Steubenville High School rape case
The Steubenville High School rape occurred in Steubenville, Ohio, on the night of August 11, 2012, when a high-school girl, incapacitated by alcohol, was publicly and repeatedly sexually assaulted by her peers, several of whom documented the acts on social media. The victim was transported, undressed, photographed, and sexually assaulted. She was also penetrated vaginally by other students' fingers (digital penetration), an act defined as rape under Ohio law.
The jocular attitude of the assailants was documented on Facebook, Twitter, text messages, and cell phone recordings of the acts. The crime and ensuing legal proceedings generated considerable controversy and galvanized a national conversation about rape and rape culture. Two students and high school football players, Ma'lik Richmond and Trent Mays, both 16 at the time of the crime, were convicted in juvenile court for the rape of a minor. Additionally, three other adults have been indicted for obstructing the investigation into the rape, while Steubenville's superintendent of schools has been charged with hindering the investigation into a rape that took place earlier in 2012.
According to trial transcripts, at about midnight, the intoxicated victim left a party with four football players. They went to a second party where the victim vomited and appeared "out of it." The same group left after about 20 minutes, and headed to the home of one of the witnesses. In the backseat of the car during the 15-minute trip, her shirt was removed and Trent Mays digitally penetrated the victim's vagina and exposed her breasts while his friends filmed and photographed her. In the basement of the house, Mays attempted to orally rape the victim by forcing his penis into her mouth. Now unconscious, she was stripped naked and the second accused, Ma'lik Richmond, also digitally penetrated the victim's vagina. She was again photographed. Three witnesses took the photos back to the second party and shared them with friends.
In the days following the rapes, according to The New York Times, Mays "seemed to try to orchestrate a cover-up, telling a friend, 'Just say she came to your house and passed out,'" and pleading with the victim not to press charges.
Ohio investigators confiscated and analyzed 15 cellphones and two tablets, collecting hundreds of text messages from dozens of students, and interviewed almost 60 people, including students, coaches, school officials and parents.
The victim testified in court that she had no memory of the six-hour period in which the rapes occurred, except for a brief time at the second location in which she was vomiting on the street. She said she woke up the next morning naked in a basement living room with Mays, Richmond and another teenage boy, missing her underwear, flip-flops, phone and earrings.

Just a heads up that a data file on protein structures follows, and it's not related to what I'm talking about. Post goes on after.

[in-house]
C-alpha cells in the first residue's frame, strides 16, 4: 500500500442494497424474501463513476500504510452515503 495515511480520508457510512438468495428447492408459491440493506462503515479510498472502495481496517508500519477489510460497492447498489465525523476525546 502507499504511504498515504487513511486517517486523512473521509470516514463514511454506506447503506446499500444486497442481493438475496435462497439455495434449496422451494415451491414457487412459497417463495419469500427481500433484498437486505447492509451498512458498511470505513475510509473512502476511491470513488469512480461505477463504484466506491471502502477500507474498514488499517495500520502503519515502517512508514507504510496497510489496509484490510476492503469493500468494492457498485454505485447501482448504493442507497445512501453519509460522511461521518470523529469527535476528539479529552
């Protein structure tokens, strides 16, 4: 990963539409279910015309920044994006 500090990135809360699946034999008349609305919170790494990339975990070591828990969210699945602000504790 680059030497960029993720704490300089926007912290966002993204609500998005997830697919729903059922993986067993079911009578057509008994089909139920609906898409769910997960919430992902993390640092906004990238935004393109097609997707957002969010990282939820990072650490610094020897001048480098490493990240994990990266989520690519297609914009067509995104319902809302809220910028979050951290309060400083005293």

The evidence presented in court mainly consisted of hundreds of text messages and cellphone pictures that had been taken by more than a dozen people at the parties and afterwards traded with other students and posted to social media sites such as Twitter, Facebook, and YouTube, and which were described by the judge as "profane and ugly."
In a photograph posted on Instagram by Steubenville High football player Cody Saltsman, the victim was shown looking unresponsive, being carried by two teenage boys by her wrists and ankles. Former Steubenville baseball player Michael Nodianos, responding to hearsay of the event, tweeted "Some people deserve to be peed on," which was retweeted later by several people, including Mays. In a 12-minute video later posted to YouTube, Nodianos and others talk about the rapes, with Nodianos joking that "they raped her quicker than Mike Tyson raped that one girl" and "They peed on her. That's how you know she's dead, because someone pissed on her." While he did not sexually assault the victim himself, Nodianos, a scholarship student at Ohio State at the time news of the rape broke, received numerous threats for his comments, as did his family in Steubenville, and subsequently dropped out of school. In one text, Mays described the victim as "like a dead body" and "deader than Caylee Anthony" and in another he told the victim that a photo of her lying naked in a basement with semen on her body had been taken by him, and that the semen was his. In a text message to a friend afterwards, he said "I shoulda raped her now that everybody thinks I did," but "she wasn't awake enough."
On March 17, 2013, Trent Mays and Ma'lik Richmond were convicted of rape after the trial judge found they had used their fingers to digitally penetrate the victim's vagina and that it was impossible for the incapacitated girl to have given consent.
The case garnered nationwide attention after it was prominently covered in the New York Times, in part for the role of social media in its development. Several individuals publicized the event using Twitter, YouTube, Instagram, and text messages. Video and photo evidence reveal that the girl was sexually assaulted over the course of several hours. The video and photo evidence showed her to be unconscious. Some members of the community blamed the girl for her own rape and blamed her for casting a negative light on the football team and town.